Yesterday I went to the kotel. I guess that’s not so amazing in and of itself, but I walked there from giv’at masua, and then I walked back. It took an hour and a half one way, and an hour and three quarters the way back. I have blisters on my toes. All in all, it felt pretty good, though. Like I was back in the army again.

At the kotel, I saw a couple of chareidim smoking. The exception for smoking on chag is something I’ve been aware of for pretty much as long as I’ve been aware of chag itself. I can remember old men smoking outside of my shul in Brooklyn, and I was seven when we moved away from there. It still strikes me as weird, though, and somehow wrong. What is definitely wrong is what these guys were doing. I don’t know if you’ve been to the kotel recently or not, but they’ve tripled all the kotel rabbinate signs that detail what you are and are not allowed to do. You know, they say “Please respect the sanctity of this holy place by refraining from smoking, talking on cell phones, and taking pictures on the Sabbath and Holy days,” or something like that. So here were these two guys, in their full chareidi garb, smoking away, right next to the sign saying you can’t do that. To the Christian tourist from Boise, Idaho, it looks like they have no respect for the rules, so why should he refrain from talking on the phone or taking pictures?

We had the same problem in the army, with beinishim who knew halacha and broke a lot of the strict kashrut rules in the kitchen, because they knew what was real, and what was just an extra preventive rule. But then what about the Russian kitchen worker who goes out of his way to make sure everything’s kosher according to the army (even though he eats pork when he goes home), who then sees the guys he thinks he’s doing this for breaking all the same rules?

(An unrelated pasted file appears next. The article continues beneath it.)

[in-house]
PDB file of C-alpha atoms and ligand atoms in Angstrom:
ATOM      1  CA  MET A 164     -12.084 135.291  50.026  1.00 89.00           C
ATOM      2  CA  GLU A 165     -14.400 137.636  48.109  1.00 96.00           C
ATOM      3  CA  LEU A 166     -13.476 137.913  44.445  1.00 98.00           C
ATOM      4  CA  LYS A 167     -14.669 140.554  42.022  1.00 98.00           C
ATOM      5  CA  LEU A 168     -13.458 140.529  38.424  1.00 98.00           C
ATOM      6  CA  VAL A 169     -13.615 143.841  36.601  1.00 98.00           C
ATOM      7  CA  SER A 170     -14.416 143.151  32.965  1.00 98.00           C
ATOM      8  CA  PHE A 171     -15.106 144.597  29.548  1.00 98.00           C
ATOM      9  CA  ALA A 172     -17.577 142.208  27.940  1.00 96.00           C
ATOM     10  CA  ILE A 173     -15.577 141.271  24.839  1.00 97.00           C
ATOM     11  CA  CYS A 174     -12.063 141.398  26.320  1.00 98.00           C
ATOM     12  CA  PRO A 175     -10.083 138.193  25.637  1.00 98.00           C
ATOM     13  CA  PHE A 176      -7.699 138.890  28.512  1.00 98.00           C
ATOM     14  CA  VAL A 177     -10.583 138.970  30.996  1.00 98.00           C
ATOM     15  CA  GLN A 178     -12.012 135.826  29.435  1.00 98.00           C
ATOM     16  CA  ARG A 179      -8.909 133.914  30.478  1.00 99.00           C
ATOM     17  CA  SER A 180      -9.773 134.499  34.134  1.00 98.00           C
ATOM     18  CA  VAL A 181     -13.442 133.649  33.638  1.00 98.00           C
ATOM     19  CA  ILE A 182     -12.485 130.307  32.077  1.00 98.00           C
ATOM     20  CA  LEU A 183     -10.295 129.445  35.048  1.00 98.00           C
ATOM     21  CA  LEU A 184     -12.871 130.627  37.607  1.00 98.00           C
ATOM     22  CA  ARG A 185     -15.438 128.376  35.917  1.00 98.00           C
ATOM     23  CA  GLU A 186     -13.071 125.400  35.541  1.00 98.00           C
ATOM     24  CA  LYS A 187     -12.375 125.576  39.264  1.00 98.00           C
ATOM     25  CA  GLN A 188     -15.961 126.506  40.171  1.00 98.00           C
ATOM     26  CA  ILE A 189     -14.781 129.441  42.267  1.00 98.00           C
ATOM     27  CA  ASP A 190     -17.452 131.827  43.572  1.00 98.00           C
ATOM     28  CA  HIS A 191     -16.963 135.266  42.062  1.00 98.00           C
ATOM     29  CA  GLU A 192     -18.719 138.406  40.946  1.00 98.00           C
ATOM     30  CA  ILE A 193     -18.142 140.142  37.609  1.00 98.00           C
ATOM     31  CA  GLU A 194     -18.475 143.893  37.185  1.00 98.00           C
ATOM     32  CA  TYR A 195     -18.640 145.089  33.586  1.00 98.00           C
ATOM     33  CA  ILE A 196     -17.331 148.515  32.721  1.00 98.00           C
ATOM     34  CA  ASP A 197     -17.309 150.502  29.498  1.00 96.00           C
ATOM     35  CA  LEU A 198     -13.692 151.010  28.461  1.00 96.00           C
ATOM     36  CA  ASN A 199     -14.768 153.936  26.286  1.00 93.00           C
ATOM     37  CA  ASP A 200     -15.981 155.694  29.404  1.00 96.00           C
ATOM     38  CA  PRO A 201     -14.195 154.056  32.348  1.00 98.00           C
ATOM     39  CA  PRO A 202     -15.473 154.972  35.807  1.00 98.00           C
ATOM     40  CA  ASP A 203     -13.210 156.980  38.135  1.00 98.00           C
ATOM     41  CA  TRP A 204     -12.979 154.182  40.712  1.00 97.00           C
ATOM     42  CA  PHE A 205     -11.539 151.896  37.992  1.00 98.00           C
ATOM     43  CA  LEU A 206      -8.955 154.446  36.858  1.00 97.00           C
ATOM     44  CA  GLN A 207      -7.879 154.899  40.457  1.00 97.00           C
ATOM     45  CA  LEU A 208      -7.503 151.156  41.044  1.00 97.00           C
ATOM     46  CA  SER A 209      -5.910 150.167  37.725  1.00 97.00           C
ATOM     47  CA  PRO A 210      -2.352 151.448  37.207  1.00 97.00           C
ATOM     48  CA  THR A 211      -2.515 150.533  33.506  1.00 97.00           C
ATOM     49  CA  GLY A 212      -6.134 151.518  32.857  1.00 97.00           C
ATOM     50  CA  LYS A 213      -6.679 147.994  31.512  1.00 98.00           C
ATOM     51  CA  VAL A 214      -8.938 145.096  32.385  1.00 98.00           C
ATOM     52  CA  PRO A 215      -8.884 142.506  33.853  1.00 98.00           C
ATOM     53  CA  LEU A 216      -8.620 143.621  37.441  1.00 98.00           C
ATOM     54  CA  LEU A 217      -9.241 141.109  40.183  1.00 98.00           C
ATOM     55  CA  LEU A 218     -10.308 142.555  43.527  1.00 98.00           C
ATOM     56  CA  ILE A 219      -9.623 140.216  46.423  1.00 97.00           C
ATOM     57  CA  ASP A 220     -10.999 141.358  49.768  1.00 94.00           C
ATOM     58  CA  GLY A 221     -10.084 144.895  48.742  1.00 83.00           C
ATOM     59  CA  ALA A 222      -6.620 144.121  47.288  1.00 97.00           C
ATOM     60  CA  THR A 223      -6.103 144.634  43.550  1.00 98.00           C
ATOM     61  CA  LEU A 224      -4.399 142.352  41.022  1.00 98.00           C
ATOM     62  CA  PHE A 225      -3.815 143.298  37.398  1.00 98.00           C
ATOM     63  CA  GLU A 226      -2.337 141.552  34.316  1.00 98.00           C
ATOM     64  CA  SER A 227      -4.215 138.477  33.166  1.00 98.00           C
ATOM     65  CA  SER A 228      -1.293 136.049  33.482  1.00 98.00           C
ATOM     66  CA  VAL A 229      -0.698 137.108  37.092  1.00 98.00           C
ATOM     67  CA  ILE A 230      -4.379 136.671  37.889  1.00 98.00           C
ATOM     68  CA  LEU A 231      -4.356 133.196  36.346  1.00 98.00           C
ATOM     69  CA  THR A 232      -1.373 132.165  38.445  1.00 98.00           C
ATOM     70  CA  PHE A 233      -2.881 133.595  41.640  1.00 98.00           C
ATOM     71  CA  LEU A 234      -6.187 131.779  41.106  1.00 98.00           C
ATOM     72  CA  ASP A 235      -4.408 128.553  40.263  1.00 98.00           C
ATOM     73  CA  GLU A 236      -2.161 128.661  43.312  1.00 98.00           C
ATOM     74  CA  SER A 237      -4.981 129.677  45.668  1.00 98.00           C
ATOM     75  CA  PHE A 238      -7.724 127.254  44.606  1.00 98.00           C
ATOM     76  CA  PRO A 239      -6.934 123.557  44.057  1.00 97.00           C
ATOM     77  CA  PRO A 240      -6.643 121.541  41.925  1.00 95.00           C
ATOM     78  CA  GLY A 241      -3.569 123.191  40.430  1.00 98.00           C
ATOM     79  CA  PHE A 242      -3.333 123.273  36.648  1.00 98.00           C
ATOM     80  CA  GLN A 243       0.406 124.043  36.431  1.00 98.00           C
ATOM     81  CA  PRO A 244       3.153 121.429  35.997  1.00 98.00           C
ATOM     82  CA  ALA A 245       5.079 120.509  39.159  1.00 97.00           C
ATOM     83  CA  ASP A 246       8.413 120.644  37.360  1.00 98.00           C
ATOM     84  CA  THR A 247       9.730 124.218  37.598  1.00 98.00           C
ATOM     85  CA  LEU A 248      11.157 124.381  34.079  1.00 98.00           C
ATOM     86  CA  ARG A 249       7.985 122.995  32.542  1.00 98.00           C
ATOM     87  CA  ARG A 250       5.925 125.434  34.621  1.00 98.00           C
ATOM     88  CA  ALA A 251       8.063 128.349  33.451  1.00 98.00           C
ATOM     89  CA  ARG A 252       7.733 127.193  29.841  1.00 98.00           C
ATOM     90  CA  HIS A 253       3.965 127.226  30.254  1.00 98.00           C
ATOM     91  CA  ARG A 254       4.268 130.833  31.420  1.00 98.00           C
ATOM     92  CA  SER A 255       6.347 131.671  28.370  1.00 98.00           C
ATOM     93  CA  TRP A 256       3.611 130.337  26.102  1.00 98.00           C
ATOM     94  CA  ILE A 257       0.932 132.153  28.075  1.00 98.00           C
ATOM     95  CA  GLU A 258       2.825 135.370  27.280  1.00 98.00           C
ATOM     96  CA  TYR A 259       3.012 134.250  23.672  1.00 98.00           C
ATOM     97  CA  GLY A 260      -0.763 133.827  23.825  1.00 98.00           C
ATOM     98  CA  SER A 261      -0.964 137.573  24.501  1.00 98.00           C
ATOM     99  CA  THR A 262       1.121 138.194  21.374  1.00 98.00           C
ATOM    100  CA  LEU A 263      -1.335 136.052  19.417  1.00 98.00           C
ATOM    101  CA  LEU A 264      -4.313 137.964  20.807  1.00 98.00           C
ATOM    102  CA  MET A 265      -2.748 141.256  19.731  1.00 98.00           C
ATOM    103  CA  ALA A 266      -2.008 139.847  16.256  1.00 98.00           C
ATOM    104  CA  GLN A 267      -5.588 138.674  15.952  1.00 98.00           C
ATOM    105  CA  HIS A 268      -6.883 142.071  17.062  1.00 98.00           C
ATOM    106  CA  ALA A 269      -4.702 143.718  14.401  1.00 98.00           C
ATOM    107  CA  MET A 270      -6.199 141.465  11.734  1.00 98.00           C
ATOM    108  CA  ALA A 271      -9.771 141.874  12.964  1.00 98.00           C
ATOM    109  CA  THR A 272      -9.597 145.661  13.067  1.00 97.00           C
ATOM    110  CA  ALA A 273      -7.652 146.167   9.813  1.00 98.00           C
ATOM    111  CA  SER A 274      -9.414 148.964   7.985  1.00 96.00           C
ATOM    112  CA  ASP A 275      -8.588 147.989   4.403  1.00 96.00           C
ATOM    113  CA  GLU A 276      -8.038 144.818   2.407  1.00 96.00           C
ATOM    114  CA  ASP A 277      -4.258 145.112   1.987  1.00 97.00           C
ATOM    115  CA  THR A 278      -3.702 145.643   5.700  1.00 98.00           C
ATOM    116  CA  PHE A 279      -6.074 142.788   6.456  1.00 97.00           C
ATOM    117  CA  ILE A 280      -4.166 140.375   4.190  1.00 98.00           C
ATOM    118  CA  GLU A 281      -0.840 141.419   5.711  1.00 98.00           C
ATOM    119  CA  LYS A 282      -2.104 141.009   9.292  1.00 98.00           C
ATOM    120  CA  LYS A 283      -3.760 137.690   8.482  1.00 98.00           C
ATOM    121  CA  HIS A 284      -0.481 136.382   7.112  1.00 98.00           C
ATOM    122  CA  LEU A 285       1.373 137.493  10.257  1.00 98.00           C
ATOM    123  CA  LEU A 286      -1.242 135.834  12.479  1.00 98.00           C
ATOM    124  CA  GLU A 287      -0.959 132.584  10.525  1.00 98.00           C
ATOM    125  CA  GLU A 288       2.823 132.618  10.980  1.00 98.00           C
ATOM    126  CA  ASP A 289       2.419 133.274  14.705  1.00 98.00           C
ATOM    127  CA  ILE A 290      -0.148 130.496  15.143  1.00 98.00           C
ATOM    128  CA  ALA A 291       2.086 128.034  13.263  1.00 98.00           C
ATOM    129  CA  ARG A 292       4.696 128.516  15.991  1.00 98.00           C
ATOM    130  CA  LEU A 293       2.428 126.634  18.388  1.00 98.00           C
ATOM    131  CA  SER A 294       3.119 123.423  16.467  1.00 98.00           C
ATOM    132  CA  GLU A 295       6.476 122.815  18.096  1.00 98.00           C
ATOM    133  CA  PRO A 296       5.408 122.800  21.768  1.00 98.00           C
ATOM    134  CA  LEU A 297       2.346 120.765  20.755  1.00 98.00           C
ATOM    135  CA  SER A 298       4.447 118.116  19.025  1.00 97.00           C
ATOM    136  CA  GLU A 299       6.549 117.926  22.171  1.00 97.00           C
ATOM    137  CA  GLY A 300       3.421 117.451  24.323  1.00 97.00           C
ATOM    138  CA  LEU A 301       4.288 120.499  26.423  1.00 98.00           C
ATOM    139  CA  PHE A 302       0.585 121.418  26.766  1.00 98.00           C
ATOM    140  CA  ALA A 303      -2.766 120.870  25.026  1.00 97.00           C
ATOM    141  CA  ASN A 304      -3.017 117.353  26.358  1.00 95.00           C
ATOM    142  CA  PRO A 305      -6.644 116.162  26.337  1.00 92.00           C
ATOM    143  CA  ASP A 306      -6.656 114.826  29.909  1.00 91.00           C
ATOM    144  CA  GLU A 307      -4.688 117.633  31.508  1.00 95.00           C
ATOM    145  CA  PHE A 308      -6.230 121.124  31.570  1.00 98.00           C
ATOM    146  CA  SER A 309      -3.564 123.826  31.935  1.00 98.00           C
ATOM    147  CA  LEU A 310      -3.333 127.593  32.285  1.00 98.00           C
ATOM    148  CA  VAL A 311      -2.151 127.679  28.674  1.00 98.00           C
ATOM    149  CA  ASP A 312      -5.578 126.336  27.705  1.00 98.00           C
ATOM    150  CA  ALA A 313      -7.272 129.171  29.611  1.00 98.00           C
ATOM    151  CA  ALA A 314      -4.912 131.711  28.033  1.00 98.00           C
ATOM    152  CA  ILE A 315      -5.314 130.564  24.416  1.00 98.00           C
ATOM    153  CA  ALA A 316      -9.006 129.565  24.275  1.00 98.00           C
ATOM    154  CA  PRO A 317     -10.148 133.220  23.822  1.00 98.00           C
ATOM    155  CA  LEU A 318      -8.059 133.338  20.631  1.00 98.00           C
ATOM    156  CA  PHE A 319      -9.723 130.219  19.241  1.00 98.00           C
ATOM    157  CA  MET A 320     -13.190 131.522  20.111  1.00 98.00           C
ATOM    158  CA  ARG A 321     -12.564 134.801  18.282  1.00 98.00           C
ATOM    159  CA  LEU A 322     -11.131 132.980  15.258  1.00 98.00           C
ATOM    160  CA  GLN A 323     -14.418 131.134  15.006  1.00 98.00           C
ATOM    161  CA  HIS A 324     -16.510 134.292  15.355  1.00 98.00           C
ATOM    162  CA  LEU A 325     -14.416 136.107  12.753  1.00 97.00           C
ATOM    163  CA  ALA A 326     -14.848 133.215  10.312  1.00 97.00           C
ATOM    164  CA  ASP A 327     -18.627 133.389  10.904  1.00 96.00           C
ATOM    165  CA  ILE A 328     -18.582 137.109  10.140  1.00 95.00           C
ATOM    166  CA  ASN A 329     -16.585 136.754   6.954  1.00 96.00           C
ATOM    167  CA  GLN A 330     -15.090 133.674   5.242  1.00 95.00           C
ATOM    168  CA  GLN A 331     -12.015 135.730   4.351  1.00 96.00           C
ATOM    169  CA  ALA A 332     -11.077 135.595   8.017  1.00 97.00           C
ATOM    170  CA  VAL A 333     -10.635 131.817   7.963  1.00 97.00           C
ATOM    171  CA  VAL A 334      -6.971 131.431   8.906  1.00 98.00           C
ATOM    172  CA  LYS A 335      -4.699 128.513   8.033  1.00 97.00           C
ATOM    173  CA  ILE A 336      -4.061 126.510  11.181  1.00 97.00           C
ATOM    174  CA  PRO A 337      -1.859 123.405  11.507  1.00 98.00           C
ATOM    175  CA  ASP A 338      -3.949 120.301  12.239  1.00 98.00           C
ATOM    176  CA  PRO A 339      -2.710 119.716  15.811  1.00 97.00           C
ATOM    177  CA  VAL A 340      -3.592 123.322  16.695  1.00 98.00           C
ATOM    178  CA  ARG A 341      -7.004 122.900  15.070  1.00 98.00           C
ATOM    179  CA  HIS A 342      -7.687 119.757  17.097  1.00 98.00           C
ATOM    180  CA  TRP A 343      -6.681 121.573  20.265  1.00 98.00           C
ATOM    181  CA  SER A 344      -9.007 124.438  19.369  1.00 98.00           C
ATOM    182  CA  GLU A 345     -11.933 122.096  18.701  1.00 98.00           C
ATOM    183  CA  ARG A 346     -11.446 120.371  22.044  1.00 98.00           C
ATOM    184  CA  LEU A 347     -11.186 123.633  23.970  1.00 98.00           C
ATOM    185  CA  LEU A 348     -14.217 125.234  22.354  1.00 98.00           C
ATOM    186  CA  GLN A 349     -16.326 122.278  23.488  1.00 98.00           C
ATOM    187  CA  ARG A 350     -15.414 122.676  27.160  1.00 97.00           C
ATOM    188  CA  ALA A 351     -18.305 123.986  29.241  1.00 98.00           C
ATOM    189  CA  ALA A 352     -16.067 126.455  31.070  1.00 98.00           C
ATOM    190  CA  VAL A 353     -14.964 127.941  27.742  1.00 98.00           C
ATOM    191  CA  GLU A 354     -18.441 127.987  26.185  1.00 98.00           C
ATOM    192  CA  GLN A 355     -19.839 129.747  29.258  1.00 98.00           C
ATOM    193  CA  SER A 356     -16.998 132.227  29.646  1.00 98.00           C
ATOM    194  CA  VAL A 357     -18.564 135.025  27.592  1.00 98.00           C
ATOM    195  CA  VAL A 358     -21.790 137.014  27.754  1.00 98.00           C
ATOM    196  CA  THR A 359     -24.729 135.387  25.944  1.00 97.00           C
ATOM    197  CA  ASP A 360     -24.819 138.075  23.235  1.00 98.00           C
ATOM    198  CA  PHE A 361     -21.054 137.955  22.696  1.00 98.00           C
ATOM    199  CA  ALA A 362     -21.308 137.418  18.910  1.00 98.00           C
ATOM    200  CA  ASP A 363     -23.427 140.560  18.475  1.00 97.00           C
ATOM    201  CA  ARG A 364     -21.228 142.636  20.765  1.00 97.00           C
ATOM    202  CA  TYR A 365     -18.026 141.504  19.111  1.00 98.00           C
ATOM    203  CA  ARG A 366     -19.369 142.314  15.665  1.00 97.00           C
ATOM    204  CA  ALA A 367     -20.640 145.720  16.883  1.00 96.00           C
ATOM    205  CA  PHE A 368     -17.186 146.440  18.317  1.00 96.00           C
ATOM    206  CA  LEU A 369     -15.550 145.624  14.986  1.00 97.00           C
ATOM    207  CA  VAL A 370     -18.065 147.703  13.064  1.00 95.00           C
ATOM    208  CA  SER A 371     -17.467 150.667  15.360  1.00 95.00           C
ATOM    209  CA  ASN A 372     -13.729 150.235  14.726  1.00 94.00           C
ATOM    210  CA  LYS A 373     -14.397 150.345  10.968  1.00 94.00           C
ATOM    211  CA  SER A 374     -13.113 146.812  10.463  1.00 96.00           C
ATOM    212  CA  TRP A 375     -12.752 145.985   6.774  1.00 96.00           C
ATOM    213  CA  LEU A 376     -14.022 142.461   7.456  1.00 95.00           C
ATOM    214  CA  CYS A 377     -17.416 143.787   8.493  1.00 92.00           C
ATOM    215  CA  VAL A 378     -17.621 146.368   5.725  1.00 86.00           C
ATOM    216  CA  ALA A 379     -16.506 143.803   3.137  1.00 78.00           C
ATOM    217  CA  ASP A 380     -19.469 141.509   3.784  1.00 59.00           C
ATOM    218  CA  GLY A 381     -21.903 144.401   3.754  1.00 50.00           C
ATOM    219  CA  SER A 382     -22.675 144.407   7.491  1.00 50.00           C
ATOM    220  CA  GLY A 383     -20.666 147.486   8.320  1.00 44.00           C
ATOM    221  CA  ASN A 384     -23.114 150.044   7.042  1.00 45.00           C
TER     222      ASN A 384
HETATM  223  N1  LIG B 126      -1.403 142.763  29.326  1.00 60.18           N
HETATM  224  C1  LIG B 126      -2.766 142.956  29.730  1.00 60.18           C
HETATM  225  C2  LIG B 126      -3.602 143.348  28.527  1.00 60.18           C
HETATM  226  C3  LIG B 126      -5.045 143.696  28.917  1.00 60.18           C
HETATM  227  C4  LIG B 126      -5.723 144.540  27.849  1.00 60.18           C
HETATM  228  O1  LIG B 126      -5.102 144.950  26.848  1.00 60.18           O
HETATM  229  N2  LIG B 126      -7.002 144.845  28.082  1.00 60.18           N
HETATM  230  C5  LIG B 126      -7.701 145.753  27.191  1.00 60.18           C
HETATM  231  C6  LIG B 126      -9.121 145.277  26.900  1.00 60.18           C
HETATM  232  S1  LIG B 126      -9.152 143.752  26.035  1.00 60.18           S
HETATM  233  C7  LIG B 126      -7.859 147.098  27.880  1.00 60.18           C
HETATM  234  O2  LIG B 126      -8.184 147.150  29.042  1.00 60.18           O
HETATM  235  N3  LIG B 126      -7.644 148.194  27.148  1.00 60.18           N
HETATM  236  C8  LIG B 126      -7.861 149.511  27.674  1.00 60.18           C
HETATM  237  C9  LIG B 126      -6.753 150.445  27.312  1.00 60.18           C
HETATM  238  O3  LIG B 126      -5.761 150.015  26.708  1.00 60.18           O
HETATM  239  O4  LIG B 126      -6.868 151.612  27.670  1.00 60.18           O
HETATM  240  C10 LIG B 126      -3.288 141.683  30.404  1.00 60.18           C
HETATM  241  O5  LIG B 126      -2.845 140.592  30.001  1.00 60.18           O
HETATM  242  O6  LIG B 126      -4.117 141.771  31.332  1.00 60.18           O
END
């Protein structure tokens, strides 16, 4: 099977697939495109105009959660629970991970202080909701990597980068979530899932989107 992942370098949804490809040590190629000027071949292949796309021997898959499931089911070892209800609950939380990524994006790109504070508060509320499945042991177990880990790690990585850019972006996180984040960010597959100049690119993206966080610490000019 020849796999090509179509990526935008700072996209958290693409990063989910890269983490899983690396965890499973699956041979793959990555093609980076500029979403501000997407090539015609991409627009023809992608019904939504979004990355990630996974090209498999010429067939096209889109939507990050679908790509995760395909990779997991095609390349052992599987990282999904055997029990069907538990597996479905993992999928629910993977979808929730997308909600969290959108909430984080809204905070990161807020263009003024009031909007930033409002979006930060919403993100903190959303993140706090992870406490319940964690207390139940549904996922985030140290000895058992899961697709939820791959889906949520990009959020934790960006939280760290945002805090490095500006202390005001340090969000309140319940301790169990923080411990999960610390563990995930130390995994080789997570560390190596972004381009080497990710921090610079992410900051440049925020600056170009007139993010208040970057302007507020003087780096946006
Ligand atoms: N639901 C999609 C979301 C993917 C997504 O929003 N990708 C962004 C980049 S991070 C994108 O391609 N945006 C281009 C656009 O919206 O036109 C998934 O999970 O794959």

Questionable Halachik Practices

B’dkat chametz was a little… different this year. I’m the only one left in the apartment, so I did it myself. When I wanted to get started, however, I realized that I didn’t have any bread to use. So I started rummaging around looking for other types of chametz. I settled on vodka. I filled ten shot glasses with vodka, spread them around the apartment, and started searching for them with a tea lamp. As I got to each one, I spilled it out into a scrubs cup. Tomorrow I guess I’ll set the whole thing on fire. Vodka burns, right? Maybe I’ll have to soak a rag in it or something. Or set the cup itself on fire. I’ll let you (all five of my loyal readers) know. Happy and Kosher Pesach.

Miami-Dade, Galil

Apparently, some of the elderly Galili Arabs were confused by the “butterfly ballot.” Labor loses a seat, and the Arabs go up by one. Votes for one of the Arab parties were mistakenly counted for Pat Buchanan. I’m not sure if this is good for the Jews or bad for the Jews. Good, because this means that the dreaded Kadima – Labor – Meretz – Gil coalition can’t happen. Bad, because really, who wants another Arab in the Knesset? That can’t be a good thing. Like J.D., I’ll wait and see.

Coalition Predictions

Election predictions are stupid. It’s impossible to know who’s going to win because the polls are not to be trusted (obviously) and until voting day, you can’t ask every single voter who they want.